Ron Sugar on success outside comfort zones, working on what really matters
By UCLA Samueli Newsroom
UCLA Engineering alumnus Ronald Sugar, a retired aerospace and defense industry executive who led Northrop Grumman Corporation from 2003 to 2010, spoke to hundreds of UCLA students Wednesday.
The program, held at the California NanoSystems Institute, was part of the school’s distinguished speaker series. The series was made possible by a gift last year from Sugar and his wife Valerie, both longtime supporters of the school.
In discussing his career trajectory, Sugar ’68, MS ’69, PhD ’71 cited the importance of pushing one’s boundaries.
“My first job I got hired for was in an area that I was not initially trained to do,” Sugar said. “But that experience of having to succeed outside my comfort zone was incredibly valuable.”
Joanne Maguire, a fellow UCLA Engineering alumna and retired aerospace executive from Lockheed Martin, served as moderator of the night’s discussion. She agreed that senior leaders are well-served by embracing new challenges and relying on others’ expertise when necessary.
“I always went into new jobs leaning on the conviction that I could learn on the fly,” Maguire said “Be open to advice; recognize you don’t know it all. Most people are incredibly generous with their help, especially when they know they feel valued.”
During Sugar’s tenure at Northrop Grumman, the company grew to become one of the world’s largest aerospace and defense contractors, with 120,000 employees and $35 billion in annual revenue.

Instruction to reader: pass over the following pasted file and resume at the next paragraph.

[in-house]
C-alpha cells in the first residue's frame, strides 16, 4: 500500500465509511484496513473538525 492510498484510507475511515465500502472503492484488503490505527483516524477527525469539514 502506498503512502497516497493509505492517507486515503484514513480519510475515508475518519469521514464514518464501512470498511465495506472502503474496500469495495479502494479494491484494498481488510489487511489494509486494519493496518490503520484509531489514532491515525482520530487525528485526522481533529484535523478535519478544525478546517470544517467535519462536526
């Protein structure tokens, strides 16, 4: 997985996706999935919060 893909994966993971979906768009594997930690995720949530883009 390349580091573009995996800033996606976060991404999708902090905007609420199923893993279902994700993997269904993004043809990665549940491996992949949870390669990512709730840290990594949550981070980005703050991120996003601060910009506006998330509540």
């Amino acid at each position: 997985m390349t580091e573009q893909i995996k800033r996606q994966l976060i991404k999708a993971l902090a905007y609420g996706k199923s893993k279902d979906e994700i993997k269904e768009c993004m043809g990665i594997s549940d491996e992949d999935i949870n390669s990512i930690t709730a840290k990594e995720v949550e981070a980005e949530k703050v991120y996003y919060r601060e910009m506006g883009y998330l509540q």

Sugar acknowledged the fortune of his decision to go into engineering, and specifically the aerospace industry, where “you could learn and grow and feel appreciated for what you did.”
“There was always the sense that you were doing something that really mattered,” Sugar said. “You really had to be sure that the things you were building were going to work exactly as expected.”
In response to a question from the audience, Sugar said his advice for entrepreneurs is the same as for others seeking more traditional leadership roles in engineering.
“It’s good to have that entrepreneurial bent – the ability to say ‘I have a better idea,’ then actually go out and do something about it,” he said. “If you try hard, you will find a way to succeed.”
A video of the discussion between Sugar and Maguire can be found here.
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Up next in the Ronald and Valerie Sugar Distinguished Speaker Series: Wanda Austin, retired president and CEO of the Aerospace Corporation on March 15, and Ben Horowitz, co-founder of Silicon Valley venture firm Andreessen Horowitz on April 13. https://samueli.ucla.edu/speaker-series/